Peripheral neuropathy develops when nerves in the body’s extremities – such as the hands, feet and arms – are damaged. The symptoms depend on which nerves are affected.
In the UK, it’s estimated that almost 1 in 10 people aged 55 or over are affected by some degree of peripheral neuropathy.
The peripheral nervous system
The peripheral nervous system is the network of nerves that lie outside the central nervous system (the brain and spinal cord).
It includes different types of nerves with their own specific functions, including:
- sensory nerves – responsible for transmitting sensations, such as pain and touch
- motor nerves – responsible for controlling muscles
- autonomic nerves – responsible for regulating automatic functions of the body, such as blood pressure and bladder function
Symptoms of peripheral neuropathy
The main symptoms of peripheral neuropathy can include:
- numbness and tingling in the feet or hands
- burning, stabbing or shooting pain in affected areas
- loss of balance and co-ordination
- muscle weakness, especially in the feet
These symptoms are usually constant, but may come and go.
Read more about symptoms of peripheral neuropathy.
When to see your GP
It’s important to see your GP if you experience the early symptoms of peripheral neuropathy, such as:
- pain, tingling or loss of sensation in the feet
- loss of balance or weakness
- a cut or ulcer on your foot that isn’t getting better
It’s also recommended that people at highest risk of peripheral neuropathy, such as people with diabetes, have regular check-ups.
Your GP will ask about your symptoms and may arrange some tests to help identify the underlying cause. You may be referred to hospital to see a neurologist (a specialist in conditions affecting the nervous system).
Generally, the sooner peripheral neuropathy is diagnosed, the better the chance of limiting the damage and preventing further complications.
Read more about diagnosing peripheral neuropathy.
Causes of peripheral neuropathy
In the UK, diabetes (both type 1 and type 2) is the most common cause of peripheral neuropathy.
Over time, the high blood sugar levels associated with diabetes can damage the nerves. This type of nerve damage is known as diabetic polyneuropathy.
Peripheral neuropathy can also have a wide range of other causes. For example, it can be caused by:
- physical injury to the nerves
- a viral infection such as shingles
- a side effect of certain medications or drinking too much alcohol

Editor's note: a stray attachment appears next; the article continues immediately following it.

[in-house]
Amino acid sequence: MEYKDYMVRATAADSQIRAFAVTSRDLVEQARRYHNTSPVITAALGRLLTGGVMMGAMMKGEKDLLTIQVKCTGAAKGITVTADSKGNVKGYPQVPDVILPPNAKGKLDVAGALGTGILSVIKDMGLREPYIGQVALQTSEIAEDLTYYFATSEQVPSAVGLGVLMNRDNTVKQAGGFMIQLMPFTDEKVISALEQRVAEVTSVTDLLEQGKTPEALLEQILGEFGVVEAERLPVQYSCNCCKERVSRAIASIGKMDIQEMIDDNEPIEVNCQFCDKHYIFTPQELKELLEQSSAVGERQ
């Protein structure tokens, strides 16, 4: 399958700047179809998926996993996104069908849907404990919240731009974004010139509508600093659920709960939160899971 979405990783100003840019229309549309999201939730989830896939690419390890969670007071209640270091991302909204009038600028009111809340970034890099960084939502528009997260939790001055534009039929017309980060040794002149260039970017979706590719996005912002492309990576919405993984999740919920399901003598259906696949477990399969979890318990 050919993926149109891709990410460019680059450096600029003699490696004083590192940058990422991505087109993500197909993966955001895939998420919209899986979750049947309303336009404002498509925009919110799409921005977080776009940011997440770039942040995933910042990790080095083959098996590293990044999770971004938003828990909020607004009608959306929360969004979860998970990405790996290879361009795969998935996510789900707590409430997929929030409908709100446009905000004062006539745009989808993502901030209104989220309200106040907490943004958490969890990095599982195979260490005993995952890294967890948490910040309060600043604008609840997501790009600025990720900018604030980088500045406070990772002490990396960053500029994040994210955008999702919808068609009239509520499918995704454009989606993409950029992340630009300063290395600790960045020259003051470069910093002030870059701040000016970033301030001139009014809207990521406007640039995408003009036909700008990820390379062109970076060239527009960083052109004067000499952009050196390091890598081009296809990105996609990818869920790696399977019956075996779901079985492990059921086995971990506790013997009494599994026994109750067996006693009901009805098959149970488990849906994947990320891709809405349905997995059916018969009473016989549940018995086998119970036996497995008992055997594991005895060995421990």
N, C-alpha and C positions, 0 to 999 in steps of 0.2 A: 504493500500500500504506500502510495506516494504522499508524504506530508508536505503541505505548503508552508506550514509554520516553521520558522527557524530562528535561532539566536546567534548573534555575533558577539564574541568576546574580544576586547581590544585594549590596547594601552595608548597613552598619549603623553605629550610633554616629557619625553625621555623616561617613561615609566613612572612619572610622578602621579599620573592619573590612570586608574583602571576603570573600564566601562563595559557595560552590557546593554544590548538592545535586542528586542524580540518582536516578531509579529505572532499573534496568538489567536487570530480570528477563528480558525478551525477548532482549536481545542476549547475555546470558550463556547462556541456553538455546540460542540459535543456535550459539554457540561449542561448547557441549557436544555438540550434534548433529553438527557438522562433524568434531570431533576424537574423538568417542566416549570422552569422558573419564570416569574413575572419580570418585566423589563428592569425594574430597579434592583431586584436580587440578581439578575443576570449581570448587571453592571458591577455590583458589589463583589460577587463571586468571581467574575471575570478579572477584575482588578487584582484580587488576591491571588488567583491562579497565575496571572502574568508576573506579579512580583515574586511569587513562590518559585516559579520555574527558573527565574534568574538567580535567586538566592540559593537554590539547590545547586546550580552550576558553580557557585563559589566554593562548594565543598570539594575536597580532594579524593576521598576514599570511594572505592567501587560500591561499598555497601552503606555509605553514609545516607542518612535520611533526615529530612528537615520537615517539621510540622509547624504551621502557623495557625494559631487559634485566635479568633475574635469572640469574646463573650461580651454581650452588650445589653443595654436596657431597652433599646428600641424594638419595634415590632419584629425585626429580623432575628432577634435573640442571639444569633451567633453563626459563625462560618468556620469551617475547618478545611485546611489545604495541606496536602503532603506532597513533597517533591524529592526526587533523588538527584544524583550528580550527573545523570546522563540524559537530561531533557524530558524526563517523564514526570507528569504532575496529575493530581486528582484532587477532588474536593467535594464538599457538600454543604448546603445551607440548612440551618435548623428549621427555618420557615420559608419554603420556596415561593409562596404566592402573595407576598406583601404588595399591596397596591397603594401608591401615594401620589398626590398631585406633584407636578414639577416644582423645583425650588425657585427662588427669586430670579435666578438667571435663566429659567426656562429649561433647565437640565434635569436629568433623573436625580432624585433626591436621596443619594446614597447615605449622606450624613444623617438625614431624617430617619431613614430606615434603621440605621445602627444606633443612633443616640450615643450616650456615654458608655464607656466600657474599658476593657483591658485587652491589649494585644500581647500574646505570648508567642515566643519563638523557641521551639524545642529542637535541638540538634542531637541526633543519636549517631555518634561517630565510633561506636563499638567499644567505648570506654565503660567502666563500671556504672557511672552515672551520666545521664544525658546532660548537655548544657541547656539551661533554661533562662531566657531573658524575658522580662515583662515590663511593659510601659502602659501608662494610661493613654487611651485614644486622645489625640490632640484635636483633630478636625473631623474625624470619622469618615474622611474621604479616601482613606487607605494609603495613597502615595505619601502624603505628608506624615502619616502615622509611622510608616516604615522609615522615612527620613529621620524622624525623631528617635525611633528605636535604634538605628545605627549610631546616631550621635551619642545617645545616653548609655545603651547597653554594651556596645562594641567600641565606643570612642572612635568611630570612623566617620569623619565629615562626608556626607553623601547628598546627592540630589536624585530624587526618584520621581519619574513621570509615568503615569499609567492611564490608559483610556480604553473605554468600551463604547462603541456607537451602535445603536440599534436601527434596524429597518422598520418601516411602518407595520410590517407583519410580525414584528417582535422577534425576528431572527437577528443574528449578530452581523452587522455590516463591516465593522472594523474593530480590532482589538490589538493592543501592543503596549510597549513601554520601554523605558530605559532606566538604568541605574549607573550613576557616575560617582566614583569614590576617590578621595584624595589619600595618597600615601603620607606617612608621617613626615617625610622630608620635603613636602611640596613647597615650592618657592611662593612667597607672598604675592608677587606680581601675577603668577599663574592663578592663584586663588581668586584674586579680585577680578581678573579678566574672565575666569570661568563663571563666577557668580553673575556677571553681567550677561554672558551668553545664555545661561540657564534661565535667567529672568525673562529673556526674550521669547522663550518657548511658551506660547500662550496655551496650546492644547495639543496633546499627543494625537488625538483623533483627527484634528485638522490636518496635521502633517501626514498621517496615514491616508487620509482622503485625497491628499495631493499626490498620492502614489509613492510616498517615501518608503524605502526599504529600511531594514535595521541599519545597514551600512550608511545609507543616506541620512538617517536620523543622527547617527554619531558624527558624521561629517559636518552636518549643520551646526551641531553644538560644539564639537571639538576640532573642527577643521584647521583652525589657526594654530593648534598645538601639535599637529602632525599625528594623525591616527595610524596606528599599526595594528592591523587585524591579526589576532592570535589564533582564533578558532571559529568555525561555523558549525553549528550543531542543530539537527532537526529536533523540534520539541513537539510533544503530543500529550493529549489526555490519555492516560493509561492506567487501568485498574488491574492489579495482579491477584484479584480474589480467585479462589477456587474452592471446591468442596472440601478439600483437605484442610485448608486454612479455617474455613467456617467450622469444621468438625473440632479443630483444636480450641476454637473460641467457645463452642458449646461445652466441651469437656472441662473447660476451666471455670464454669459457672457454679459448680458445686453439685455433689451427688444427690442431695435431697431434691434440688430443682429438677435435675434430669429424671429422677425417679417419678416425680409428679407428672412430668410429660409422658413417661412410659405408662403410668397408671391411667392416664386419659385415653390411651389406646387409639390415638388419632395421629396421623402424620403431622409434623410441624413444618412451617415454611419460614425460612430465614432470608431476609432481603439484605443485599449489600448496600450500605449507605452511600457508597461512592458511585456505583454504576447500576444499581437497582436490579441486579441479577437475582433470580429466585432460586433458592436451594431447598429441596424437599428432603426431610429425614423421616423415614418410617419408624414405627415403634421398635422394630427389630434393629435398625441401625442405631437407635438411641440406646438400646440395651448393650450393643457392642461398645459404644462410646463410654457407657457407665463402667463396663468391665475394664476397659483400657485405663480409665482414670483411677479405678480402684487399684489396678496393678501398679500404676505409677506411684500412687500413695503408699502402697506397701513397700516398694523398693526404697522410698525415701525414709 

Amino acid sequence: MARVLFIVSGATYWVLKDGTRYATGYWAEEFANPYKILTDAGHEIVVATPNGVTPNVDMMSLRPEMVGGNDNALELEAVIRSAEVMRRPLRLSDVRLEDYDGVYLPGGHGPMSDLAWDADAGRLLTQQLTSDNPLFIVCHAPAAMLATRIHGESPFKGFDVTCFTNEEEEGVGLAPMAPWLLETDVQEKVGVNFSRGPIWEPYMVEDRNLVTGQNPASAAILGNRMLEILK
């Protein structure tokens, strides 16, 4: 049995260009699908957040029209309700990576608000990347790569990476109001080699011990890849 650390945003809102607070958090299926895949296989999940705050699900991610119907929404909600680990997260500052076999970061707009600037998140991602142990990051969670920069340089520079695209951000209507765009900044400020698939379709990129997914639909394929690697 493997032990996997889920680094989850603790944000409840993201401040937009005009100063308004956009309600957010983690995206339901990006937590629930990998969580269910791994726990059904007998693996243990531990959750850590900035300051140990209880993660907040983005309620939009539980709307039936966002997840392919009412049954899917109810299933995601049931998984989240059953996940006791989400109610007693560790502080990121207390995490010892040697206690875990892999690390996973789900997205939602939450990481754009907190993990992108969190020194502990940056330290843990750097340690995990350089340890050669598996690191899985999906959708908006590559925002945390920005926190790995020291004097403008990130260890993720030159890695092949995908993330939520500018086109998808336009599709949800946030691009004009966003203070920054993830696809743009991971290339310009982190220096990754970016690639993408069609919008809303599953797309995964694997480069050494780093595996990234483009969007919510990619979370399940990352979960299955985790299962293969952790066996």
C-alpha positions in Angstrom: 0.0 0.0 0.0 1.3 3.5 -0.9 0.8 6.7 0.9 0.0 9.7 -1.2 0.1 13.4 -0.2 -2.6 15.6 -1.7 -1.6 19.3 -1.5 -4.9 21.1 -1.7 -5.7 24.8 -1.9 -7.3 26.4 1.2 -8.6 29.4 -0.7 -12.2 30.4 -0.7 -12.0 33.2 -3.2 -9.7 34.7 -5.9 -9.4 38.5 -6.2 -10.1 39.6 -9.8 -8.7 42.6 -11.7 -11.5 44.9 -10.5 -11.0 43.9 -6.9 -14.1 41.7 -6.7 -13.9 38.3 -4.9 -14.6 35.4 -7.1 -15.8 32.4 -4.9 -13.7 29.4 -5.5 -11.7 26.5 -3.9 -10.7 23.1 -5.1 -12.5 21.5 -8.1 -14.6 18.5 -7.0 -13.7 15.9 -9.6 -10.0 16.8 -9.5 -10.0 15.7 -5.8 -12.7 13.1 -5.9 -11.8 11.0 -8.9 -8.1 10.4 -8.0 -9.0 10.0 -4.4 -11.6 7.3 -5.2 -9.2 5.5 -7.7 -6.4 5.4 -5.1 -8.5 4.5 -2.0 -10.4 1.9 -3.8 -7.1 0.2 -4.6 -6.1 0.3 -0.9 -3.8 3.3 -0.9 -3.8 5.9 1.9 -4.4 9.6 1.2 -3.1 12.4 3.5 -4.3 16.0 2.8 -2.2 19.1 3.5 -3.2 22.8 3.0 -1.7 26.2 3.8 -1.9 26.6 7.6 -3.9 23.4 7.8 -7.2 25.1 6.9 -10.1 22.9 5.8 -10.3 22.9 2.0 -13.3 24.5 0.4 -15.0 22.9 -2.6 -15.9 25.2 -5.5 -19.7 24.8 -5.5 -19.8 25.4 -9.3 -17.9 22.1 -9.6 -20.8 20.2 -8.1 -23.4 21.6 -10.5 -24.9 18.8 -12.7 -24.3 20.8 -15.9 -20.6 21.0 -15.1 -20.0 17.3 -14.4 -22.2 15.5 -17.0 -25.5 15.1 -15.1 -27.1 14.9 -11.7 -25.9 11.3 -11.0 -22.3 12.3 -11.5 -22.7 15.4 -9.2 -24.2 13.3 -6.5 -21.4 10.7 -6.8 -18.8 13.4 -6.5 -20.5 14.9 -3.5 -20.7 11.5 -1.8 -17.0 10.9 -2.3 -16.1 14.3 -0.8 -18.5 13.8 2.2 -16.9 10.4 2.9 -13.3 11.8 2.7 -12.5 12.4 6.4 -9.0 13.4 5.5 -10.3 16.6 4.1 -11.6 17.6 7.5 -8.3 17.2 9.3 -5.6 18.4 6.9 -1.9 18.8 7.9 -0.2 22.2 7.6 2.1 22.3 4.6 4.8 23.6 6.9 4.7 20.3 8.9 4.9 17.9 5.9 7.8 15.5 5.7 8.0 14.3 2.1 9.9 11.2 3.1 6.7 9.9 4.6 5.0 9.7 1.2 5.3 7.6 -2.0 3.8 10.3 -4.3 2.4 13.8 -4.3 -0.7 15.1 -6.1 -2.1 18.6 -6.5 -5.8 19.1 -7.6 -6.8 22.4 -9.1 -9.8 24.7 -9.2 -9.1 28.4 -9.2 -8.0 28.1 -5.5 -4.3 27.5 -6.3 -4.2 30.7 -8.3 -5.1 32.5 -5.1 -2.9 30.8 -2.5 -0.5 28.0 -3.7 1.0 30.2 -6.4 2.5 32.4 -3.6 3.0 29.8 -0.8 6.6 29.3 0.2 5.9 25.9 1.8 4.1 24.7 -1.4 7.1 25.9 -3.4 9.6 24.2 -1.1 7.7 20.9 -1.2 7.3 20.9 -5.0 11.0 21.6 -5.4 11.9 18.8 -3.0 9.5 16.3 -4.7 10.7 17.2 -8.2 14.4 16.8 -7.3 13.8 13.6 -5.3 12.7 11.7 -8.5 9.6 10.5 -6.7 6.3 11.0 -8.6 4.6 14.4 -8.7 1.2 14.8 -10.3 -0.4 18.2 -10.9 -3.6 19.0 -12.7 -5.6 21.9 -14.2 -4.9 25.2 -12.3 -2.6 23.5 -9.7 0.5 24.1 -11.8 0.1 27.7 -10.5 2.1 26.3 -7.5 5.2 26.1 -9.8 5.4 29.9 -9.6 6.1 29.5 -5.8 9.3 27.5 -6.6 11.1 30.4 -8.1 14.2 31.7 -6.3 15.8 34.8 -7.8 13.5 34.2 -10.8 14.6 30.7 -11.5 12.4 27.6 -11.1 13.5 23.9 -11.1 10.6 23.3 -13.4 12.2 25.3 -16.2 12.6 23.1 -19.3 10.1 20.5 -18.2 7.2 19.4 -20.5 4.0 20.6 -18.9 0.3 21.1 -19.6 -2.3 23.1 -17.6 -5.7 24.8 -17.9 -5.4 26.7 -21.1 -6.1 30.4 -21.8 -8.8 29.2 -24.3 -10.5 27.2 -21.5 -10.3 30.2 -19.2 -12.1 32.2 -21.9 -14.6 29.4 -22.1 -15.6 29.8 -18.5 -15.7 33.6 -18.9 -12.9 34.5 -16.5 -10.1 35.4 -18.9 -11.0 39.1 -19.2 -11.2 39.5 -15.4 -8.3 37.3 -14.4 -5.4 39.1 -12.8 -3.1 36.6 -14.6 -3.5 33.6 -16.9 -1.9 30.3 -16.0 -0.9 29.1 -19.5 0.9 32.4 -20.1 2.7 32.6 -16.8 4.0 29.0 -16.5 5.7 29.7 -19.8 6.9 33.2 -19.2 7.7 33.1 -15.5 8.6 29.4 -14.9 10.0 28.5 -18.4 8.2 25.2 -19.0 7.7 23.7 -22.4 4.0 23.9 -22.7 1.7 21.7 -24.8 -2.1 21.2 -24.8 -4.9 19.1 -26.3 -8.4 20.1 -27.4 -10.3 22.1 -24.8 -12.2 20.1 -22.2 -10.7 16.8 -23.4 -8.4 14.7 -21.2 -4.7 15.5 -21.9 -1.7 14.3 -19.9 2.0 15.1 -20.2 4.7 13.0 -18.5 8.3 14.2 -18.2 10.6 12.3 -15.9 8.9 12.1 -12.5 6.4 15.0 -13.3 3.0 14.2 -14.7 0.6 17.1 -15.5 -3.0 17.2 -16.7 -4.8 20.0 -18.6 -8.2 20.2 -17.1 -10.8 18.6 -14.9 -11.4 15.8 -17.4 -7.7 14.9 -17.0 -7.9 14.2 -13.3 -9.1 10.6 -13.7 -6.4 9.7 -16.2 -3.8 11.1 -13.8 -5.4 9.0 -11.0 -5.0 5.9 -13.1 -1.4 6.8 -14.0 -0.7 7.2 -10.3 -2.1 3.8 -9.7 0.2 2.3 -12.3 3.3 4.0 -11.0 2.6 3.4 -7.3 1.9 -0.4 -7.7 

People who are known to be at an increased risk of peripheral neuropathy may have regular check-ups so their nerve function can be assessed.
Read more about the causes of peripheral neuropathy.
Treating peripheral neuropathy
Treatment for peripheral neuropathy depends on the symptoms and underlying cause.
Only some of the underlying causes of neuropathy can be treated. For example, if you have diabetes it may help to gain better control of your blood sugar level, stop smoking and cut down on alcohol.
Nerve pain may be treated with prescribed medications called neuropathic pain agents, as standard painkillers are often ineffective.
If you have other symptoms associated with peripheral neuropathy, these may need to be treated individually. For example, treatment for muscle weakness may involve physiotherapy and the use of walking aids.
Read more about treating peripheral neuropathy.
Complications of peripheral neuropathy
The outlook for peripheral neuropathy varies, depending on the underlying cause and which nerves have been damaged.
Some cases may improve with time if the underlying cause is treated, whereas in some people the damage may be permanent or may get gradually worse with time.
If the underlying cause of peripheral neuropathy isn’t treated, you may be at risk of developing potentially serious complications, such as a foot ulcer that becomes infected. This can lead to gangrene (tissue death) if untreated, and in severe cases may mean the affected foot has to be amputated.
Peripheral neuropathy may affect the nerves controlling the automatic functions of the heart and circulation system (cardiovascular autonomic neuropathy). You may need treatment to increase your blood pressure or, in rare cases, a pacemaker.
Read more about complications of peripheral neuropathy.
Peripheral neuropathy may affect:
- only one nerve (mononeuropathy)
- several nerves (mononeuritis multiplex)
- all the nerves in the body (polyneuropathy)
Polyneuropathy is the most common type and starts by affecting the longest nerves first, so symptoms typically begin in the feet. Over time it gradually starts to affect shorter nerves so feels as if it’s spreading upwards, later affecting the hands.